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on April 9, 2001
This book is an amazing way to teach the math concept "factorial" to even very young children. Anno begins with a jar, which contains 1 island, which has 2 countries, each of which has 3 mountains. The story continues like this until 10 is reached. I love the way the pictures are arranged within borders on the page as many times as that of the number of objects being discussed. The explanation of 10! in the back of the book is also very helpful in the lesson being taught. Even if children do not understand the concept being taught, they will certainly appreciate the detailed colored drawings and imaginative story! Lots of praise to Masaichiro & Mitsumasa Anno for their creation.
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on January 3, 2005
This picture book is easy to read, and presents two math concepts: the first is counting to ten. The second is factorials: If there are three kingdoms in two countries on one island, then how many kingdoms are there altogether?

Imagining some of the silly scenes (there are how many cupboards in how many rooms?) is a delight.

This book -- or at least the last half of it -- is best for kids who have been introduced to at least basic multiplication facts, but younger kids will enjoy counting and looking at the pictures even if the rest of it is over their heads. It is, therefore, a great book to read to your middle/upper-elementary student while younger siblings are looking on.
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on April 13, 2003
I start my unit on counting principle with this book. I give the students a worksheet to keep track of how many islands, rooms etc. there are. The final question is how many jars are there. I usually have 3 or 4 students who catch on to the factorial concept and find the pattern. These are the ones telling me to read slower!!! It's exciting for students to see the math unfold in the second half of the book... after the story is over and they can begin counting little red dots (jars).
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on April 16, 2000
I love to use Anno's books in my classroom to teach creative math lessons. This particular book could be used to a complicated math lesson for middle school children as well as a simple lesson for the younger children. I read this to my niece just before she entered the first grade, and she loved the challenge.
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on June 10, 2000
This is a wonderful book that teaches a valuable math skill, and at the same time inspires the imagination. With every page this book opens up a bit of the world Anno has created until it is so big that it is hardly fathomable, and yet Anno makes it understandable. What a great book for kids (and adults!).
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on July 30, 2001
I teach third grade. Every year I use this book with my multiplication unit. The kids love it, and my TAG students are always challenged by the concept.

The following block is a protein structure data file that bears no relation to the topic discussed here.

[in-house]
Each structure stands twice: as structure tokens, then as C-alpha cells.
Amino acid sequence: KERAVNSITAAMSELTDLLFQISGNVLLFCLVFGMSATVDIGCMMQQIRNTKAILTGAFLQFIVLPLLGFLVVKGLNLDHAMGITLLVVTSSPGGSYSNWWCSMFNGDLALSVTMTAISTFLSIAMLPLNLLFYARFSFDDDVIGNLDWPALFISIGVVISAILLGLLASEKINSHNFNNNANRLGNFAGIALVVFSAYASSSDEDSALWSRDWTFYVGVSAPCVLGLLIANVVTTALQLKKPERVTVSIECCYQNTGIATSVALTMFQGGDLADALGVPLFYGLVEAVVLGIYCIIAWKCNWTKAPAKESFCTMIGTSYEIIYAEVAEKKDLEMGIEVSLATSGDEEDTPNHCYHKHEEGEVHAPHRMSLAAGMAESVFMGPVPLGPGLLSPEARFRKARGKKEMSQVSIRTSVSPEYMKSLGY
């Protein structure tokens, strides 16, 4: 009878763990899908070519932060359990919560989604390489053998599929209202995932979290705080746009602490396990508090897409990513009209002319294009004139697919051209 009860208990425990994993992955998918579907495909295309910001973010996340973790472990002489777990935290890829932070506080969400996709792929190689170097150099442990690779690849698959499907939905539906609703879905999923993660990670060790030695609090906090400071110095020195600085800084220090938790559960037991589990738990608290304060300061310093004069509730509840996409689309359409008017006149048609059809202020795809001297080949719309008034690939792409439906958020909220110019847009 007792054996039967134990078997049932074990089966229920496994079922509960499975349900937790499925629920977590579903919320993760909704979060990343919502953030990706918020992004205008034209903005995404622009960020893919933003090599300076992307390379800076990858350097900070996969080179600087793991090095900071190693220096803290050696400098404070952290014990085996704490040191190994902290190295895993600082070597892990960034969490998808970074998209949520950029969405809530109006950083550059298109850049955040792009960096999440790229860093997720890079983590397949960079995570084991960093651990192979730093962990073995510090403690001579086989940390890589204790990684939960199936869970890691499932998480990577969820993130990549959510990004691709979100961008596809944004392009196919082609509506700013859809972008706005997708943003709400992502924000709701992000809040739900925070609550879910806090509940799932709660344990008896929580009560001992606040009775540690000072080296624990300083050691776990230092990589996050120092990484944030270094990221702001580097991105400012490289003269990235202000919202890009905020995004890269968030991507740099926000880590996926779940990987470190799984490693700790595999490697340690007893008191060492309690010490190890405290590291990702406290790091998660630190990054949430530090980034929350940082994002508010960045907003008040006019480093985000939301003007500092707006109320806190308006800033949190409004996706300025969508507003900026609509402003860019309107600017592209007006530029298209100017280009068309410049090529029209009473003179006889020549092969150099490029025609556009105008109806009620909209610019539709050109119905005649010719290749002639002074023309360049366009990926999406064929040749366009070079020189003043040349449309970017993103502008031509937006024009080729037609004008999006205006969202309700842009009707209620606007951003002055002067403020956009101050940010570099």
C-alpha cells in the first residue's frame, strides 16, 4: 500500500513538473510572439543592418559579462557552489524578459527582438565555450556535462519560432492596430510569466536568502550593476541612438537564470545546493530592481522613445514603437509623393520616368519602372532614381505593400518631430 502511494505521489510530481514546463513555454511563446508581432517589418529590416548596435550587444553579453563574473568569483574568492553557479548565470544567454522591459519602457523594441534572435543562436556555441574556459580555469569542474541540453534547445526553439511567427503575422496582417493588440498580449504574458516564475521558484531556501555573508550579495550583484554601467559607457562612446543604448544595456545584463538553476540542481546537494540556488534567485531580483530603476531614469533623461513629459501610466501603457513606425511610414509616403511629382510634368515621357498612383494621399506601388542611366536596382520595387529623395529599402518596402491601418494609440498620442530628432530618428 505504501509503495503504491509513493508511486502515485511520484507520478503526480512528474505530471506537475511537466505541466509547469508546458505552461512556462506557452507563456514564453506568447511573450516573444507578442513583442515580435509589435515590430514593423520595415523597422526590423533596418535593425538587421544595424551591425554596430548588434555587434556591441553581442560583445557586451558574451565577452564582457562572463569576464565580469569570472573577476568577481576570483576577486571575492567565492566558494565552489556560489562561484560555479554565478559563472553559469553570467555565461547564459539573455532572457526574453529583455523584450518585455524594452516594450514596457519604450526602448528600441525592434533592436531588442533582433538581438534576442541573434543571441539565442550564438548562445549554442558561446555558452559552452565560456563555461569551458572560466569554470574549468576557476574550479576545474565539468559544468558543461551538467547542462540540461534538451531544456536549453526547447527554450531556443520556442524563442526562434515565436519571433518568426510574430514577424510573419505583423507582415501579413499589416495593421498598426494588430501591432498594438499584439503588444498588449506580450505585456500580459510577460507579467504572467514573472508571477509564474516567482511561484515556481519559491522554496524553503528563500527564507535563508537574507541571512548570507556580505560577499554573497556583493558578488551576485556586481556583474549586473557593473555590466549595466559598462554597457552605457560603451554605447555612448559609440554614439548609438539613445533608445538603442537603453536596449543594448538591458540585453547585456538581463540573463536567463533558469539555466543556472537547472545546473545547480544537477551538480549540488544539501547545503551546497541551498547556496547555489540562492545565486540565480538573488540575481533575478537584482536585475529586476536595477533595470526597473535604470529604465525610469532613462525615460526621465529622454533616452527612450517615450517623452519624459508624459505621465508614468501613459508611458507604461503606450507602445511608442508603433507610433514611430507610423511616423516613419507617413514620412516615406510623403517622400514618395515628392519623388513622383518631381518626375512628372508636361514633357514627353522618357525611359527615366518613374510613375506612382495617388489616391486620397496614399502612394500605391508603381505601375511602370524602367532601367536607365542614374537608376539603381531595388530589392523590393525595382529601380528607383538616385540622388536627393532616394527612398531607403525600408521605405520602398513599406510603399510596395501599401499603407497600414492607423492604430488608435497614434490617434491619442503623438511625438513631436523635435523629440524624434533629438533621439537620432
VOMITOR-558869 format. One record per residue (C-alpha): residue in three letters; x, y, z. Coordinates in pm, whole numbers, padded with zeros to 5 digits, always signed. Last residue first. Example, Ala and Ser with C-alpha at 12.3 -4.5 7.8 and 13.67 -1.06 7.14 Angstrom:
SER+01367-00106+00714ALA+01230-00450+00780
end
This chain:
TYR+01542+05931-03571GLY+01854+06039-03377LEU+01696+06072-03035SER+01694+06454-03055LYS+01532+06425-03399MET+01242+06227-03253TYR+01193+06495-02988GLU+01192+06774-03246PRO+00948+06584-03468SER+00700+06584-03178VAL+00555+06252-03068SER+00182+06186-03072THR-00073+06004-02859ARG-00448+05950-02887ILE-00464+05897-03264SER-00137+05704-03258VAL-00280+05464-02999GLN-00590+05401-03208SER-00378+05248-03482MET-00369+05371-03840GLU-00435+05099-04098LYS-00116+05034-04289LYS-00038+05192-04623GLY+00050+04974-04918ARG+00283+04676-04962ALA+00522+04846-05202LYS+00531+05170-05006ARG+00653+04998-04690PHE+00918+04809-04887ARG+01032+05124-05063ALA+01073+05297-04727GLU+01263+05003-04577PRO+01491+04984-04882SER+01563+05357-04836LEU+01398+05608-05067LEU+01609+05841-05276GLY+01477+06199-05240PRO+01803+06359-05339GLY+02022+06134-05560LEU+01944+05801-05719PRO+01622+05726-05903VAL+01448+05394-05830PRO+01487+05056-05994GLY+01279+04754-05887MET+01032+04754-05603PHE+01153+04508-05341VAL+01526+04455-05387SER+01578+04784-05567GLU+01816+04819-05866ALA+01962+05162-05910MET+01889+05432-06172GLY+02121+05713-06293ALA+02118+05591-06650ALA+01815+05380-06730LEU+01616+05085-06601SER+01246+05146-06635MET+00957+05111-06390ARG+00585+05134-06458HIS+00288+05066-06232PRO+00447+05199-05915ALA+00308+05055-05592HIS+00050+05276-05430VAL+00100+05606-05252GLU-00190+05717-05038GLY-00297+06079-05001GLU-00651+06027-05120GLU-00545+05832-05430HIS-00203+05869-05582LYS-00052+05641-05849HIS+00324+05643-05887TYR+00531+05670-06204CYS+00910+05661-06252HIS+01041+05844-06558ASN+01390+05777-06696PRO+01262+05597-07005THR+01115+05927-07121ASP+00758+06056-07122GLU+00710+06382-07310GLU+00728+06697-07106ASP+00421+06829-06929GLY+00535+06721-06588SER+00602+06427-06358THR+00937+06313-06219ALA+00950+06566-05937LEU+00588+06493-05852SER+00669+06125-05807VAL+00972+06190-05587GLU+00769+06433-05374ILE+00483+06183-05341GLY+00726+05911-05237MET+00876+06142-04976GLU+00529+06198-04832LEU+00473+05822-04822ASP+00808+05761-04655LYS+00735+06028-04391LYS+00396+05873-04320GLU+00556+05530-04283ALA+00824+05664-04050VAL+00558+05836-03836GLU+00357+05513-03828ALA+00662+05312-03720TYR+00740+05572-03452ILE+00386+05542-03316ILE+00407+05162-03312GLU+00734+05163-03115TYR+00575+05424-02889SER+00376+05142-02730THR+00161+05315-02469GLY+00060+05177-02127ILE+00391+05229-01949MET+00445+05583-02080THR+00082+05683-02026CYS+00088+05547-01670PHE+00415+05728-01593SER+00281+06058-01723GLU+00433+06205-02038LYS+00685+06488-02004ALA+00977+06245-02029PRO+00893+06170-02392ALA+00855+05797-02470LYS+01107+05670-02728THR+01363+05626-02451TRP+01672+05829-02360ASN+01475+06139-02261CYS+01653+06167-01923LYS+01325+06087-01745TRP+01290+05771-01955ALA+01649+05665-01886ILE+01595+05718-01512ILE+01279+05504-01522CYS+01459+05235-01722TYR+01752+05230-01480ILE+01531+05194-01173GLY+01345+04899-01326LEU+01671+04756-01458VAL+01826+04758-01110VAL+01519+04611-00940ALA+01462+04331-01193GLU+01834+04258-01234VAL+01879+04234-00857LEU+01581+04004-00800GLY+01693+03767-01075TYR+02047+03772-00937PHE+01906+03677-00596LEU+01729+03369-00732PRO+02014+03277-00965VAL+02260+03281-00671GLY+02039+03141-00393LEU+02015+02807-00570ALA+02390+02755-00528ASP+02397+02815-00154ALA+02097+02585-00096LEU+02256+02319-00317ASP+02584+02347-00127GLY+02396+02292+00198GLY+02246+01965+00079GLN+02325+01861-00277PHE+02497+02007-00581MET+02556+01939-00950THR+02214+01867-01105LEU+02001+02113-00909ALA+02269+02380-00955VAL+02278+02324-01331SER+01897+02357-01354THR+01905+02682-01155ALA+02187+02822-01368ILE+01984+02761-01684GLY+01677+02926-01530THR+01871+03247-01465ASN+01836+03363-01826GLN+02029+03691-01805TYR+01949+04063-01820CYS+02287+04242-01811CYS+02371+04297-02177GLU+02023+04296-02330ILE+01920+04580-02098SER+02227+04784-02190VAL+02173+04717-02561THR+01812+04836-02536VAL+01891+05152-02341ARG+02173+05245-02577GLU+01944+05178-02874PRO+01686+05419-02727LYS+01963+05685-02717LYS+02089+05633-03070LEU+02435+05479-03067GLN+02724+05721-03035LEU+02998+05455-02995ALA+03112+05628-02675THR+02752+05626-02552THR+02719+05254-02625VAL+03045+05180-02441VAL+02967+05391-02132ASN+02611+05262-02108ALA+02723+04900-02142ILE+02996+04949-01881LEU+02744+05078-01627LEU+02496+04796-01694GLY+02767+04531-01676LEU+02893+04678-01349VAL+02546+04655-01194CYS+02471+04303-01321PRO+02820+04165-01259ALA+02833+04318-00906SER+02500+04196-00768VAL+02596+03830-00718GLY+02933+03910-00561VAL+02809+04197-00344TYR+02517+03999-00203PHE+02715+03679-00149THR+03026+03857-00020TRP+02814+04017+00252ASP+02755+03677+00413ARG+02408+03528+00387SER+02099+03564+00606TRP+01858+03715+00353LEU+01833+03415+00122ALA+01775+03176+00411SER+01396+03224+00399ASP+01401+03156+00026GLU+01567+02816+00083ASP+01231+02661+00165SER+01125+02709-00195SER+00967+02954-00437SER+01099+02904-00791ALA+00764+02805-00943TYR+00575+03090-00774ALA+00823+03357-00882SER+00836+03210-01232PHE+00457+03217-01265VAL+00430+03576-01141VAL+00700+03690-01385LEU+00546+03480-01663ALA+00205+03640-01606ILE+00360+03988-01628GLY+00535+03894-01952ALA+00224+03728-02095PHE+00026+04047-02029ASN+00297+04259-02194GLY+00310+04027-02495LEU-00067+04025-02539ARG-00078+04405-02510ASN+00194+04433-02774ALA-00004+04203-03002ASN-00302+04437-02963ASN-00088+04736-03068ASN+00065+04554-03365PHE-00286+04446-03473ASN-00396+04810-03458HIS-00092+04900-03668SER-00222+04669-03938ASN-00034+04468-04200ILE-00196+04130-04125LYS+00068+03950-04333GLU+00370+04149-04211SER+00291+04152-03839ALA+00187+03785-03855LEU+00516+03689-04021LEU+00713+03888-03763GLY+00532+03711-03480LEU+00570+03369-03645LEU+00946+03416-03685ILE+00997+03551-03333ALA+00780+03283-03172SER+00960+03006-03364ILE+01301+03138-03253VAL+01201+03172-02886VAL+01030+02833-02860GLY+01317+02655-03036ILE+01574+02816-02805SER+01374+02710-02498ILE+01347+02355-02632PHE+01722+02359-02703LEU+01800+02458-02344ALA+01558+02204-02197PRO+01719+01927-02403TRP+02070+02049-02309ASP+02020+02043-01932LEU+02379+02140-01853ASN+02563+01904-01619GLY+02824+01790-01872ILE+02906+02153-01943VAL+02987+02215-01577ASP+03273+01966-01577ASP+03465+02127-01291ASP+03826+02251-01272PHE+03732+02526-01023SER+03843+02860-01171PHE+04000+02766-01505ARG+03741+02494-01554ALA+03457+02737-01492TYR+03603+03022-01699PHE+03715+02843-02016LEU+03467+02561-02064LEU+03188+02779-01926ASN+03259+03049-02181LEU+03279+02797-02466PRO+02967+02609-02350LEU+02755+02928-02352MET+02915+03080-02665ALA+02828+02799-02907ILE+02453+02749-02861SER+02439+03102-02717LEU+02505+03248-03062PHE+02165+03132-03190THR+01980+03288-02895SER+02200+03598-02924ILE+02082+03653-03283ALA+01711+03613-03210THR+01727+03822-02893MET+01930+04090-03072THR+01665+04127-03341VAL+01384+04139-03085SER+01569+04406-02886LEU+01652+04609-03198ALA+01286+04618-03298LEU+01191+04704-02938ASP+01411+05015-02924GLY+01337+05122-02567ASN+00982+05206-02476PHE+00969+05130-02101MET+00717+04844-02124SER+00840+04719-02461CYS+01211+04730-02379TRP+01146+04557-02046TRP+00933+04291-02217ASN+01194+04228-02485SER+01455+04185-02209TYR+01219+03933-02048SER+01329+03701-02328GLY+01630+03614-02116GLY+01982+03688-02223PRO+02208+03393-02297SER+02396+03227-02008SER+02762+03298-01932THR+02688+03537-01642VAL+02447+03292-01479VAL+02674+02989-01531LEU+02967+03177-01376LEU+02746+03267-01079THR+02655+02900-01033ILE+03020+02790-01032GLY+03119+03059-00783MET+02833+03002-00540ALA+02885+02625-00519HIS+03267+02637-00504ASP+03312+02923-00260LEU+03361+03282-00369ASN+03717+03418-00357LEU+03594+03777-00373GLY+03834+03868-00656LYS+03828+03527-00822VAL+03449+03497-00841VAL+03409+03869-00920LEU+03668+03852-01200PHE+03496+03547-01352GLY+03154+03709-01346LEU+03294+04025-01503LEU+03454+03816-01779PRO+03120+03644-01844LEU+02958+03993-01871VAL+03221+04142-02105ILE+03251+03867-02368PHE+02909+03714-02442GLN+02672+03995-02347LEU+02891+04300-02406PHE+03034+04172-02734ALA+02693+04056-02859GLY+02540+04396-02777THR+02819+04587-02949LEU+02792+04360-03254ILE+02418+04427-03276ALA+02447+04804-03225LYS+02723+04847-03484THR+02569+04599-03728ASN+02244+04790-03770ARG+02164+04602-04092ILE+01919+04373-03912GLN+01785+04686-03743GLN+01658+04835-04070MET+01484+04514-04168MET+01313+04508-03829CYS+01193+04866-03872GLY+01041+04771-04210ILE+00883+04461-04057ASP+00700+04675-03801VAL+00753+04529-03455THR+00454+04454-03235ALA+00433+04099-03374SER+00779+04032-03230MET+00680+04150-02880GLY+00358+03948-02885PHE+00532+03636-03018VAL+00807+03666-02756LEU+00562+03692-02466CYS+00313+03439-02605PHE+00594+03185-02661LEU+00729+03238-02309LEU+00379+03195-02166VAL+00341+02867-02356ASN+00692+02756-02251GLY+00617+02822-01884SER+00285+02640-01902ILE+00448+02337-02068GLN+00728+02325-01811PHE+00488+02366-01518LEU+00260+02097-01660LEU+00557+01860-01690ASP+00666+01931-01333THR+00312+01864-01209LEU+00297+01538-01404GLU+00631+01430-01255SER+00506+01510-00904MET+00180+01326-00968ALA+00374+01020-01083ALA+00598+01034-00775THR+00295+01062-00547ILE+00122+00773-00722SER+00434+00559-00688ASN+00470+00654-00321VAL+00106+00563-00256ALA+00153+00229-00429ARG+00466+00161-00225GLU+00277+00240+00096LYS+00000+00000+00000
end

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on September 24, 2004
I read this book to a first grader and a fifth grader. The first grader immediately observed that with the turn of each page, there was one more picture, i.e., mountains, kingdoms and villages, etc., ending up with 10 jars. The next concept of factorials was not as obvious, but he was curious about the multiplying dots. To the fifth grader, the concept of factorials was much more apparent and he found the pattern easily. This book helps with multiplying skills as well as the mathematical concept of factorials. Also, there is further explanation as to the concept of factorials at the end of the book.
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on October 14, 1999
The world needs many more books with the charm, simplicity and depth of this one. If I had to choose just two books to read to a sensitive child with an inquisitive mind, this would be one. The other would be "No One Walks on My Father's Moon".
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on October 29, 2010
I attended a workshop on combining mathematics and children's literature. This was one of the books we used. It's a simple story that encourages multiplication practice. All children love to be read to; here's a chance to hook your young mathematician through an engaging picture book.

Anno's Mysterious Multiplying Jar isn't meant to be a "who-done-it" mystery. It's a cummulative tale, delightfully illustrated, that takes each product and turns it into another factor. Lower grades can enjoy the story and only attempt the multiplication of the first few levels. Upper grades can take the multiplication much further. The final product is a surprisingly large number.
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on March 10, 2007
A wonderful way to introduce the concept of Factorials. Book can be used year six onwards. A must for any teacher and at least a class set for the school. It will enhance English language learning and fire up kids imagination. Just a wonderful book! What else can I say. Get hold of it and enjoy! Rama
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